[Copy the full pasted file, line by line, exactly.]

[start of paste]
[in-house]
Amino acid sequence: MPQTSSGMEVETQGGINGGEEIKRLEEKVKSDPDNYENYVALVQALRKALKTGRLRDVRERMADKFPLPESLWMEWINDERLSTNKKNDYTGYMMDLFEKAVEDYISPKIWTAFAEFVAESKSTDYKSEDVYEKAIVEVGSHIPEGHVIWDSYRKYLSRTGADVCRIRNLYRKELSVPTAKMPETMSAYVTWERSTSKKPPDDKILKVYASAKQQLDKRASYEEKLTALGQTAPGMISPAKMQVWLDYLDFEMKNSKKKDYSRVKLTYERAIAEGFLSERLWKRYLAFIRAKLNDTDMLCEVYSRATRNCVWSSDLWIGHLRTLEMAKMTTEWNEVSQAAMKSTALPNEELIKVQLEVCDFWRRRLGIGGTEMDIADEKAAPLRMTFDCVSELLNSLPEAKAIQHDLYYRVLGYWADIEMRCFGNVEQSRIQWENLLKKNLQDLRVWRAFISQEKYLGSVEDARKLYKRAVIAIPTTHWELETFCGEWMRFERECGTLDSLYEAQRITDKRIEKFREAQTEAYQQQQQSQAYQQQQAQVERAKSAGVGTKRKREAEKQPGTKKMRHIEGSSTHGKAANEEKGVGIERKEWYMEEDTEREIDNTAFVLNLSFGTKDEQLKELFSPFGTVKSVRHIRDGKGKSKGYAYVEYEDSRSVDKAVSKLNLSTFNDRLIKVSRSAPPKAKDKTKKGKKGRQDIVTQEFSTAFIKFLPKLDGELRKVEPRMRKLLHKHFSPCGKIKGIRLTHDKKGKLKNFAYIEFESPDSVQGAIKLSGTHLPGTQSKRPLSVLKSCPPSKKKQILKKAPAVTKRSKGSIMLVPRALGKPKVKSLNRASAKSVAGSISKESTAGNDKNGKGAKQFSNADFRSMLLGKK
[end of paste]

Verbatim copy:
[in-house]
Amino acid sequence: MPQTSSGMEVETQGGINGGEEIKRLEEKVKSDPDNYENYVALVQALRKALKTGRLRDVRERMADKFPLPESLWMEWINDERLSTNKKNDYTGYMMDLFEKAVEDYISPKIWTAFAEFVAESKSTDYKSEDVYEKAIVEVGSHIPEGHVIWDSYRKYLSRTGADVCRIRNLYRKELSVPTAKMPETMSAYVTWERSTSKKPPDDKILKVYASAKQQLDKRASYEEKLTALGQTAPGMISPAKMQVWLDYLDFEMKNSKKKDYSRVKLTYERAIAEGFLSERLWKRYLAFIRAKLNDTDMLCEVYSRATRNCVWSSDLWIGHLRTLEMAKMTTEWNEVSQAAMKSTALPNEELIKVQLEVCDFWRRRLGIGGTEMDIADEKAAPLRMTFDCVSELLNSLPEAKAIQHDLYYRVLGYWADIEMRCFGNVEQSRIQWENLLKKNLQDLRVWRAFISQEKYLGSVEDARKLYKRAVIAIPTTHWELETFCGEWMRFERECGTLDSLYEAQRITDKRIEKFREAQTEAYQQQQQSQAYQQQQAQVERAKSAGVGTKRKREAEKQPGTKKMRHIEGSSTHGKAANEEKGVGIERKEWYMEEDTEREIDNTAFVLNLSFGTKDEQLKELFSPFGTVKSVRHIRDGKGKSKGYAYVEYEDSRSVDKAVSKLNLSTFNDRLIKVSRSAPPKAKDKTKKGKKGRQDIVTQEFSTAFIKFLPKLDGELRKVEPRMRKLLHKHFSPCGKIKGIRLTHDKKGKLKNFAYIEFESPDSVQGAIKLSGTHLPGTQSKRPLSVLKSCPPSKKKQILKKAPAVTKRSKGSIMLVPRALGKPKVKSLNRASAKSVAGSISKESTAGNDKNGKGAKQFSNADFRSMLLGKK